Already, 2020 is proving to be a challenging year for broadcast radio. And it's only getting weirder as the worlds of politics, health, and the financial markets collide.
If you're in a planning and strategic position in your company, it is especially important to try to develop a keen sense of what's coming. After all, how can you accurately forecast if you don't have a strong sense of where we're headed and when we're going to get there?
So, let me share a little secret with you – you can't.
And anyone who tells you differently is delusional. When the markets will bounce back, how this coronavirus story will play out, and who will be sitting in the Oval Office next January are simply unknowns.
The uncertainty only deepens as these news stories twist and turn, often changing by the hour. And yet, technologists believe that with the help of data and Artificial Intelligence, they can cut through the fog and tell us what's going to happen.
Take Amazon for example. Maybe they can't determine the answer to some of these big questions looming around us. But they're trying to figure out how to predict hits – songs, films, TV shows – in short, what will succeed in pop culture.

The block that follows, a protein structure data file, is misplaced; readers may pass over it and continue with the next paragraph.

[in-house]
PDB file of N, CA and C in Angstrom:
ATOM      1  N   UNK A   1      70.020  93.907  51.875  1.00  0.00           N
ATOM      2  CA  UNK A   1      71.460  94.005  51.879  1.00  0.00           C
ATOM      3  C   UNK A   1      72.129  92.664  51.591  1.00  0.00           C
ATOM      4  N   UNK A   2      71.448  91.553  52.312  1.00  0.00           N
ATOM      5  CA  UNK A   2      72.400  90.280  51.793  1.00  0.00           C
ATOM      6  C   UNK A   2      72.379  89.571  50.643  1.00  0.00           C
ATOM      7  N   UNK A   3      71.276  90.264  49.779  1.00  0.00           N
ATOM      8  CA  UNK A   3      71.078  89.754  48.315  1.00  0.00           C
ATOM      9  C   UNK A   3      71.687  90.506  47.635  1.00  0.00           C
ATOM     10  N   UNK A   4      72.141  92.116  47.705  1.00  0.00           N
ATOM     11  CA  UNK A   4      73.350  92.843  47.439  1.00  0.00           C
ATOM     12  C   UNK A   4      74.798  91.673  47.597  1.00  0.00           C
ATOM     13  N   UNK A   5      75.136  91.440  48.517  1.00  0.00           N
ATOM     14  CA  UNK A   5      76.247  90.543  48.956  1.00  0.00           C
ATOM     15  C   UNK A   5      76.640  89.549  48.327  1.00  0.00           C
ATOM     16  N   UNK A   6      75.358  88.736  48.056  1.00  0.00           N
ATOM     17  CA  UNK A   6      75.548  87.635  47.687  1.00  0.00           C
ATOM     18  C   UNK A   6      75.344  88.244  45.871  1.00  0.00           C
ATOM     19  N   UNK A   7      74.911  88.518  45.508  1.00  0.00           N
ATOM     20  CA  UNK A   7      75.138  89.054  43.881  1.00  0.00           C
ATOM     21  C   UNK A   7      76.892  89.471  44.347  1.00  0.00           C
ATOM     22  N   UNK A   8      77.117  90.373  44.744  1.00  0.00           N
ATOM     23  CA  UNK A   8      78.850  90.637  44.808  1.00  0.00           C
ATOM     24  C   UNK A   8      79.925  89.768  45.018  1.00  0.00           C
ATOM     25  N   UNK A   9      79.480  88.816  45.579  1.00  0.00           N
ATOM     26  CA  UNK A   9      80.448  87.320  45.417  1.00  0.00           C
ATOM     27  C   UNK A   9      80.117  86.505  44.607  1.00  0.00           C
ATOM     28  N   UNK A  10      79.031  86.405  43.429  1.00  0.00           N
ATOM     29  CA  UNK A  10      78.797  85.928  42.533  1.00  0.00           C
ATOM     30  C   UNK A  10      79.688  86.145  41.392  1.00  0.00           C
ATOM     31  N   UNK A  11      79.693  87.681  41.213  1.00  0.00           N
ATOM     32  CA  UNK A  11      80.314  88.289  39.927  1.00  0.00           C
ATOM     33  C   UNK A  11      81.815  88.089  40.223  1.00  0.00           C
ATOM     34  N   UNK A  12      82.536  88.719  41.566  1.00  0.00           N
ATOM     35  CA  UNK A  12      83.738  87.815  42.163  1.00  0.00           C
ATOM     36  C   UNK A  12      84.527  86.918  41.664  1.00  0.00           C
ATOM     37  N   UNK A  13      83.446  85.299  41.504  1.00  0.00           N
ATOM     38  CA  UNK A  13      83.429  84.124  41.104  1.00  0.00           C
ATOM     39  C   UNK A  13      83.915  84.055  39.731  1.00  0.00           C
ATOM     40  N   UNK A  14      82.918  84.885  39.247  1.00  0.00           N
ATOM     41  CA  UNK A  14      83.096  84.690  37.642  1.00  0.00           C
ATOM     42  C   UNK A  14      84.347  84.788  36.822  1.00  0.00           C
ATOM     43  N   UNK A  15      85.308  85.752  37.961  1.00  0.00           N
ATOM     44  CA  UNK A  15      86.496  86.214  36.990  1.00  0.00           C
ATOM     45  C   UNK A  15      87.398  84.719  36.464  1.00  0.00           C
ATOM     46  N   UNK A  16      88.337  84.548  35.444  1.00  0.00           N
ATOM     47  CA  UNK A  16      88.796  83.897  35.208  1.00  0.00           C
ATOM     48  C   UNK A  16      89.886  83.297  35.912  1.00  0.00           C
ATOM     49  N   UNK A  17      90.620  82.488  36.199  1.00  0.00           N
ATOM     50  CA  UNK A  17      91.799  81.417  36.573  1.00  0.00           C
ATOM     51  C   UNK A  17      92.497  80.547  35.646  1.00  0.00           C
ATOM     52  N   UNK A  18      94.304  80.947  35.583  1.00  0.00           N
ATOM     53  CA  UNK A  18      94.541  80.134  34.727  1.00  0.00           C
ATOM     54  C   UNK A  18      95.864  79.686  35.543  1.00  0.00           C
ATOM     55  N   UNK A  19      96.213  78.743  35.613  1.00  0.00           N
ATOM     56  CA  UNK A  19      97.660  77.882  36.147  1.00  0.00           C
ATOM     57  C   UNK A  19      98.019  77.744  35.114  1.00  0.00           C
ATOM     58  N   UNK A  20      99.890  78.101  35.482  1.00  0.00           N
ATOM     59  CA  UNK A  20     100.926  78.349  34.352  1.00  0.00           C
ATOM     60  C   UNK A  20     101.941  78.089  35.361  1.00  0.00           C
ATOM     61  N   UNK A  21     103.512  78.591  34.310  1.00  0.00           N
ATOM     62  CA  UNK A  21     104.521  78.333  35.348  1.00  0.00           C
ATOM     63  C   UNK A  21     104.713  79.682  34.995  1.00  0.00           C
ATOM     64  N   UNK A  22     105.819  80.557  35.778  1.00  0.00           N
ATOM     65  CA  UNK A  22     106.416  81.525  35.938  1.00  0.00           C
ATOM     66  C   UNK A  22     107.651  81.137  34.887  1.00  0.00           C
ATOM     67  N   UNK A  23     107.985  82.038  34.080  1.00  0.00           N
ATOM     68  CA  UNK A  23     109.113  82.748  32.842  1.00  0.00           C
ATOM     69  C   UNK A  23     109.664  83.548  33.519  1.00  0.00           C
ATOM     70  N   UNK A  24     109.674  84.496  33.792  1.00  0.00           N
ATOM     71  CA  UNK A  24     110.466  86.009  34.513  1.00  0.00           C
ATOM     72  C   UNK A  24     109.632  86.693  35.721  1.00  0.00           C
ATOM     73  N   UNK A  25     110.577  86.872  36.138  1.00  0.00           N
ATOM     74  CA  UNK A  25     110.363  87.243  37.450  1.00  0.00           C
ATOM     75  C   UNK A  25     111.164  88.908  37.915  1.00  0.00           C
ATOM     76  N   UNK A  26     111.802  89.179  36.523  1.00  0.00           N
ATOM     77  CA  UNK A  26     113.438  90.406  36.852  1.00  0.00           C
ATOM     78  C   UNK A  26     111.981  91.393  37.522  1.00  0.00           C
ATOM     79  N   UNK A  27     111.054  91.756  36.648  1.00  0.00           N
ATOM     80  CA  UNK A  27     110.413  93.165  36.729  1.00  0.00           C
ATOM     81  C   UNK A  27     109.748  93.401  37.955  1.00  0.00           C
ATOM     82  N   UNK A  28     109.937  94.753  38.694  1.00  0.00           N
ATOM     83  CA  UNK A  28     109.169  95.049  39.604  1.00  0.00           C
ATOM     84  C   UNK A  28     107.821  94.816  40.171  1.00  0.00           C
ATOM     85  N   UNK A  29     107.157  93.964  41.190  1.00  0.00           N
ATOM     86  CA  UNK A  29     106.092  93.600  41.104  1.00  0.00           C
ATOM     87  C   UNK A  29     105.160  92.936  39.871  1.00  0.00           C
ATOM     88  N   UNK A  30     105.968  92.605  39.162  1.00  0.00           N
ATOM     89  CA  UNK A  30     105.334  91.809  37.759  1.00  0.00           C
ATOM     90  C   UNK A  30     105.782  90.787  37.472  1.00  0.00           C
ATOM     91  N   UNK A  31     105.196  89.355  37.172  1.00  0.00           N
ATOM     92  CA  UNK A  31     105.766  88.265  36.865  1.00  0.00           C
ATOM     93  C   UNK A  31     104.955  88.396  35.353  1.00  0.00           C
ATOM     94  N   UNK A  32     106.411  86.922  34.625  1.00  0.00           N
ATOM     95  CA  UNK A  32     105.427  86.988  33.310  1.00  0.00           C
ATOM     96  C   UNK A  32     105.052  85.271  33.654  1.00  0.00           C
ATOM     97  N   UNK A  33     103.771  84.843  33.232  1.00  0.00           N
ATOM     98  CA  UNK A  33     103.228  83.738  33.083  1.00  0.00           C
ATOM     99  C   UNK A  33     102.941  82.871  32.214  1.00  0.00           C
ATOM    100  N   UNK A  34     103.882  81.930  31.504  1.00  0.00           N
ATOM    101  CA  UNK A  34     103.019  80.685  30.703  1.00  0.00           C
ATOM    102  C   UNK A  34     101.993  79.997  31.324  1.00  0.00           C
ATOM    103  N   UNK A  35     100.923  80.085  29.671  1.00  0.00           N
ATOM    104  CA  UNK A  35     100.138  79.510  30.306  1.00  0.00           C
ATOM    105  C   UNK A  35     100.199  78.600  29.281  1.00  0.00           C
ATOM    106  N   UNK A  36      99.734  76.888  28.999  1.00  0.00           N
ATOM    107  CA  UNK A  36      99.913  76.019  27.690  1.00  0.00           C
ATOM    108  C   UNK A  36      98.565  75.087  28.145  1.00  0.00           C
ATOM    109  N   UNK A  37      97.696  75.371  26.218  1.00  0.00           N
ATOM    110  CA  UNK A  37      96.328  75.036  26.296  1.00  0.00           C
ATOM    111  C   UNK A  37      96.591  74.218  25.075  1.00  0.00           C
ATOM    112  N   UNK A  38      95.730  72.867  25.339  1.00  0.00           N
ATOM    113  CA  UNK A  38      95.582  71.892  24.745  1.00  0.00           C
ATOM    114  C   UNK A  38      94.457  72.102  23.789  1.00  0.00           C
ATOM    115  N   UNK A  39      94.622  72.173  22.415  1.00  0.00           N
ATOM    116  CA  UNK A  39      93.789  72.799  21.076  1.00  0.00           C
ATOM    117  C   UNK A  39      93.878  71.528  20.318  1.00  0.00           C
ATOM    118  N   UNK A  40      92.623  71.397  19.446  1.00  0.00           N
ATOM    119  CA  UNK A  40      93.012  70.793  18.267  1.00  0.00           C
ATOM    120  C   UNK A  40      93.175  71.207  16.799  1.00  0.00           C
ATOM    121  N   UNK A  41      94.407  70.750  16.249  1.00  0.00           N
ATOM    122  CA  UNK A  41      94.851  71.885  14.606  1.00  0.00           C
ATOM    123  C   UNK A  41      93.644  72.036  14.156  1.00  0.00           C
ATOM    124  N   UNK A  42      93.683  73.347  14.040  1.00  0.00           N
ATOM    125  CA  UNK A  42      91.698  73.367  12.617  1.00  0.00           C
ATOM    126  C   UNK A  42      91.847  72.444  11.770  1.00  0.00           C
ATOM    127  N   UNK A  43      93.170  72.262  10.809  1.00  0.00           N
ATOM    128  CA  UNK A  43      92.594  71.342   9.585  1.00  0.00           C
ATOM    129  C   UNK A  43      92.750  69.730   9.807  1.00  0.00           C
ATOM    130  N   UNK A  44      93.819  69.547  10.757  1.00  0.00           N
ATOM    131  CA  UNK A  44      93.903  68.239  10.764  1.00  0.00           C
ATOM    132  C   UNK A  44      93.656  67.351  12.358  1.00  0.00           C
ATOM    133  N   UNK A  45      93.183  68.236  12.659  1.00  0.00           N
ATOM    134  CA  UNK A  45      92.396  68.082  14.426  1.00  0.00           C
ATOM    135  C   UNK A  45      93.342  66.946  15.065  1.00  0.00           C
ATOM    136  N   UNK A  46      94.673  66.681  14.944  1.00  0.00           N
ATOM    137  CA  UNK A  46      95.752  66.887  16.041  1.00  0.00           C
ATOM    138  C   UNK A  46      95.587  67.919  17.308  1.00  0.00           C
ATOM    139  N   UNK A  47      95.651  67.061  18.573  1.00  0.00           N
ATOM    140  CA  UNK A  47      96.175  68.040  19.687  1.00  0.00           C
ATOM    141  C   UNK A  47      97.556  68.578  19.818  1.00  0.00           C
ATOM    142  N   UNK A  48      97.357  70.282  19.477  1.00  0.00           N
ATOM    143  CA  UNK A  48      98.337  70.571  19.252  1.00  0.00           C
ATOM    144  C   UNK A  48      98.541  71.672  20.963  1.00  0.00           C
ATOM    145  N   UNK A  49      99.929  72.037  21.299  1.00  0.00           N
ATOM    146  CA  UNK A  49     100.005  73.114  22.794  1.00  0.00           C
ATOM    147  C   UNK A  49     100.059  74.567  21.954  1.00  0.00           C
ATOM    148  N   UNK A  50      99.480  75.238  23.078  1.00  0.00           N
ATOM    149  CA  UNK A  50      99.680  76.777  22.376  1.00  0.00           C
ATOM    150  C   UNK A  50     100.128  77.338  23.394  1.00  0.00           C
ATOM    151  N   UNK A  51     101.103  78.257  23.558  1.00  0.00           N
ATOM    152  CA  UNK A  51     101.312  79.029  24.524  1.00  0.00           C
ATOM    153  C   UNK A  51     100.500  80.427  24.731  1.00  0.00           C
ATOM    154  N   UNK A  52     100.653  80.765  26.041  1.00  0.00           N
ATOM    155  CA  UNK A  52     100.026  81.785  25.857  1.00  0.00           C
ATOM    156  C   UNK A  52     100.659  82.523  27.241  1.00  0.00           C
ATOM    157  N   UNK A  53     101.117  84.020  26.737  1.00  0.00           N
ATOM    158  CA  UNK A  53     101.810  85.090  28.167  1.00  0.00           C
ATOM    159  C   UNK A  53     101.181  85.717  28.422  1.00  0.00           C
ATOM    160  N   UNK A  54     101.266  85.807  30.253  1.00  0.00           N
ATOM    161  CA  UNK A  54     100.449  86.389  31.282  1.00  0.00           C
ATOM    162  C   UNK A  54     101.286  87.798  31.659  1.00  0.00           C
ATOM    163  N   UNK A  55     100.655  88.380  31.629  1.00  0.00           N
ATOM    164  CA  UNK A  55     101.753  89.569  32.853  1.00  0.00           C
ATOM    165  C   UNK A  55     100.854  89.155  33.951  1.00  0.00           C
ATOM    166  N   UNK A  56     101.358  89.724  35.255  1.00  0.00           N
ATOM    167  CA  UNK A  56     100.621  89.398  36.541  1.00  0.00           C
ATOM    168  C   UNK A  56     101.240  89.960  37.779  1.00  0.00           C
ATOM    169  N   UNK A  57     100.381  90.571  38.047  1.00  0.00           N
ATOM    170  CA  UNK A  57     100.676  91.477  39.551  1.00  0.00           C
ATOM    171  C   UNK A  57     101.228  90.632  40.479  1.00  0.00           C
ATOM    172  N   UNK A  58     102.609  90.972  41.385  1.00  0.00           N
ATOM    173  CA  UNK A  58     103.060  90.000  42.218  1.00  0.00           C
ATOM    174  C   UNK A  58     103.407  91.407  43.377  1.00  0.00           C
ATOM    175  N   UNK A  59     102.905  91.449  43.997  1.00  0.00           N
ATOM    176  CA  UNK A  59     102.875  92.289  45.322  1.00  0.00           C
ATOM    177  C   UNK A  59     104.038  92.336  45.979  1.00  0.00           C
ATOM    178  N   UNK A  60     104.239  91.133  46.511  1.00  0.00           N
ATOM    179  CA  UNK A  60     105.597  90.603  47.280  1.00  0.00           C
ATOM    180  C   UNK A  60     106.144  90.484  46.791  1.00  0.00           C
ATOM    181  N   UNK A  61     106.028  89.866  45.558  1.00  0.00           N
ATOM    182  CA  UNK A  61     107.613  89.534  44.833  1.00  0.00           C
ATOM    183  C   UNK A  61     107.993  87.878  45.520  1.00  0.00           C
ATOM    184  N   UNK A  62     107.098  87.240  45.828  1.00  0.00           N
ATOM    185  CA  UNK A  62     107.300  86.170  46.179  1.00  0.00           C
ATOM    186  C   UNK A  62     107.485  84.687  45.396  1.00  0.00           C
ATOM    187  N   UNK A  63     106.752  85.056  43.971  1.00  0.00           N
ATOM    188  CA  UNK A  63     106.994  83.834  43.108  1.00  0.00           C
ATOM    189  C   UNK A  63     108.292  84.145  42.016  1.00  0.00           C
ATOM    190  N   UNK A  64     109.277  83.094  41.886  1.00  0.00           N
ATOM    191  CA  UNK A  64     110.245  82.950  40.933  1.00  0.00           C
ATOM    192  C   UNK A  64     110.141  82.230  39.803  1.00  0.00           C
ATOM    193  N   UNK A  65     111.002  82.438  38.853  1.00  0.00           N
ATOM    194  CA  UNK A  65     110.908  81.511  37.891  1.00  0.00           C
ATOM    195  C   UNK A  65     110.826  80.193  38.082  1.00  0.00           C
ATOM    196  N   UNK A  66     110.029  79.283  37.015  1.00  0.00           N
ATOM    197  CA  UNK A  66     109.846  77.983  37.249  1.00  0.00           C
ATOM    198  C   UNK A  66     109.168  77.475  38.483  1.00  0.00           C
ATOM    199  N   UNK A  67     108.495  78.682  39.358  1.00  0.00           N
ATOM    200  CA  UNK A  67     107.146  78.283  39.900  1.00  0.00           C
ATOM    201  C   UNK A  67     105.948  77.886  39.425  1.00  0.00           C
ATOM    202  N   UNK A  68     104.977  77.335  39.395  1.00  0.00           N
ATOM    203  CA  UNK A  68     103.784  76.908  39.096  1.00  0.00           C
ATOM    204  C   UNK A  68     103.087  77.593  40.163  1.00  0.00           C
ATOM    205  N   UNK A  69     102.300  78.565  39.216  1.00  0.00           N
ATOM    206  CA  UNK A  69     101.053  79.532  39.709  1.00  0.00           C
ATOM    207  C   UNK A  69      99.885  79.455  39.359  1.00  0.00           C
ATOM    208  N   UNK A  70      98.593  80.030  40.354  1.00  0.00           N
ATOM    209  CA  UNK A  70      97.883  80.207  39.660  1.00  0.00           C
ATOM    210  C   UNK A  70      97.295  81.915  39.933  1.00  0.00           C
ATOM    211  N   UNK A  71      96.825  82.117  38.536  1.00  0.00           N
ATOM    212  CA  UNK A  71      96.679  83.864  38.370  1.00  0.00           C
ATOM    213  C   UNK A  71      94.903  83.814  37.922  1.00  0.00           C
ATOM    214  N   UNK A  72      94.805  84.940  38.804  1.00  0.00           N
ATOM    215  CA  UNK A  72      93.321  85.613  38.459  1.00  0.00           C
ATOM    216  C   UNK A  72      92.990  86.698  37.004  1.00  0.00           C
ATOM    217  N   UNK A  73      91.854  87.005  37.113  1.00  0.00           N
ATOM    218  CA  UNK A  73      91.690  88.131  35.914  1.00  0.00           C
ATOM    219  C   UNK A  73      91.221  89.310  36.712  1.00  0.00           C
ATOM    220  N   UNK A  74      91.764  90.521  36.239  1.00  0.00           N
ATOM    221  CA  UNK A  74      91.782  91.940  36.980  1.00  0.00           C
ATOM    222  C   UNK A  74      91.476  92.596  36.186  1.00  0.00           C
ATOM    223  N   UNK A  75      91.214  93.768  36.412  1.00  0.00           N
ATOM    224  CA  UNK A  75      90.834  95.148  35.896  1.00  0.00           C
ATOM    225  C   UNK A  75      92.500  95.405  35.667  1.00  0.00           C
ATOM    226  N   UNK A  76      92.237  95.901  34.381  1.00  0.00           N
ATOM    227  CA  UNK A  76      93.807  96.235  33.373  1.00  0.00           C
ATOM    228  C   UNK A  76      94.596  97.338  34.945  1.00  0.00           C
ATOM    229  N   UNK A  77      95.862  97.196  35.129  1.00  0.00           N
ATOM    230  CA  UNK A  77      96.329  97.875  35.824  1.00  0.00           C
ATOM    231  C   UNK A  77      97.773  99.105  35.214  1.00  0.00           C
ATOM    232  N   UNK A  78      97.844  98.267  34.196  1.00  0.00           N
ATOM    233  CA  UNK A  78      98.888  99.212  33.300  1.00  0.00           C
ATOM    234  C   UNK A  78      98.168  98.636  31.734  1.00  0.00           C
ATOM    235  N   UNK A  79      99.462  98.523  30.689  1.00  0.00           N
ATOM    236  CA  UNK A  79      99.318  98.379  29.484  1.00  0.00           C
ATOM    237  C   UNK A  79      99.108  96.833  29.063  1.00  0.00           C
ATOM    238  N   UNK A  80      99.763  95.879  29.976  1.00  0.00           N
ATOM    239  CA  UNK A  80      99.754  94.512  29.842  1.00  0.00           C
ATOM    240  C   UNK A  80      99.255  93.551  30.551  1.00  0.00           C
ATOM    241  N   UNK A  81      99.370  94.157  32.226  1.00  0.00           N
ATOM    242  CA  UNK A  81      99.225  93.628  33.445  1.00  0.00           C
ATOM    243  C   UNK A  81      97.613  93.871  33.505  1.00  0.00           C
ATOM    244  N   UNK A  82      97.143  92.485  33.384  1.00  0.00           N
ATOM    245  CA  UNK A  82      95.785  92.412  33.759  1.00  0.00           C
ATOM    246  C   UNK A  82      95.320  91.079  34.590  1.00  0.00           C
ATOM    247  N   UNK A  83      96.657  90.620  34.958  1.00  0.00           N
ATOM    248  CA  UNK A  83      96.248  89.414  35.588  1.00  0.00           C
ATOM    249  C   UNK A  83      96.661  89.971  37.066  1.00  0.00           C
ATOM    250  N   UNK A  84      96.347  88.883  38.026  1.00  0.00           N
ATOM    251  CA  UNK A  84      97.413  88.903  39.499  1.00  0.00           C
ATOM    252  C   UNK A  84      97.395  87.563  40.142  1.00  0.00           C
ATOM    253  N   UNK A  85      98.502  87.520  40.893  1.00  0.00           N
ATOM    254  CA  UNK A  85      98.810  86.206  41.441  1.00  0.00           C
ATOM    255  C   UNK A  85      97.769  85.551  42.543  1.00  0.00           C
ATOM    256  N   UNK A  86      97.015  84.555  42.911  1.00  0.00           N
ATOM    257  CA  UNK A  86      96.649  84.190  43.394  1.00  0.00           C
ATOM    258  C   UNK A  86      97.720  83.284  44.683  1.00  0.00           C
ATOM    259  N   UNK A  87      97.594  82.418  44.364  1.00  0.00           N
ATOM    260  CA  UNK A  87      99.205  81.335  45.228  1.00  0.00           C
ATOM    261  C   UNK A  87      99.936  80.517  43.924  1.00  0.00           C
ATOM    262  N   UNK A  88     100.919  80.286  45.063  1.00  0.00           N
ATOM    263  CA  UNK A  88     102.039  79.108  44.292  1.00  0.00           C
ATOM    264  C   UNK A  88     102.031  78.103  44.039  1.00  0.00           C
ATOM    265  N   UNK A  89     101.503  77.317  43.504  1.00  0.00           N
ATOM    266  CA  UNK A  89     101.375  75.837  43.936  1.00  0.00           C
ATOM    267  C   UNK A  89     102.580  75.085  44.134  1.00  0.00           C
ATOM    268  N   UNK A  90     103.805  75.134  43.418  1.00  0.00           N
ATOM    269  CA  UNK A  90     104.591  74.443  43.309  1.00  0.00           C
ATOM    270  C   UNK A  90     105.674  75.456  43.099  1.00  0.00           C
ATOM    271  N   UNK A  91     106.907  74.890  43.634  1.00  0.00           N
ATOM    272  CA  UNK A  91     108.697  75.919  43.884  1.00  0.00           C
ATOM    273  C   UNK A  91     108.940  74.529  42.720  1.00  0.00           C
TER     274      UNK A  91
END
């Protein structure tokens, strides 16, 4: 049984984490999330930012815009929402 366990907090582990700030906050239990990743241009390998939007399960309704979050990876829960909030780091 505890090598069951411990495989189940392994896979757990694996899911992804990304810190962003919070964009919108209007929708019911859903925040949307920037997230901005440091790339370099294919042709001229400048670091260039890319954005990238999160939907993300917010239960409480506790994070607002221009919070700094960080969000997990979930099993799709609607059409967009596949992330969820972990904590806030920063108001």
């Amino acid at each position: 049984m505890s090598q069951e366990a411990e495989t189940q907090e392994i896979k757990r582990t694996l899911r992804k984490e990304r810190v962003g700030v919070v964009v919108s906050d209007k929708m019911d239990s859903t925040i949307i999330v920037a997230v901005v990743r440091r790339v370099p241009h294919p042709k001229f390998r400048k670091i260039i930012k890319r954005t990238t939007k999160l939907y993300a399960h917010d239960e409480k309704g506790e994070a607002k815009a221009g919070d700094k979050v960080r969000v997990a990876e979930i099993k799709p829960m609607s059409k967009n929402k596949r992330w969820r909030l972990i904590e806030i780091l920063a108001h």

And they've been at this for some time now. A story in Digital Music News by Ashley King says Amazon first filed for a patent for their technology way back in 2013. The idea was to develop algorithms that could predict smash hit songs.
The focus of this technology is on early adopters – the tastemakers and trendsetters among us. By exposing them to “obscure media” and measuring their tastes as well as their past likes and dislikes, Amazon hopes to pick future hits – from all pop culture outposts.
I don't want to rain on Jeff Bezos' parade. After all, he's the richest man in the world (or at least he was until last week). Having conducted audience research for decades now, it has become increasingly clear to me consumers cannot assess the success or failure of something – before they've experienced it. While algorithms may aggregate similar patterns in tone and timbre, or perhaps the presence of chase scenes or CGI animation, their ability to predict hits is highly suspect.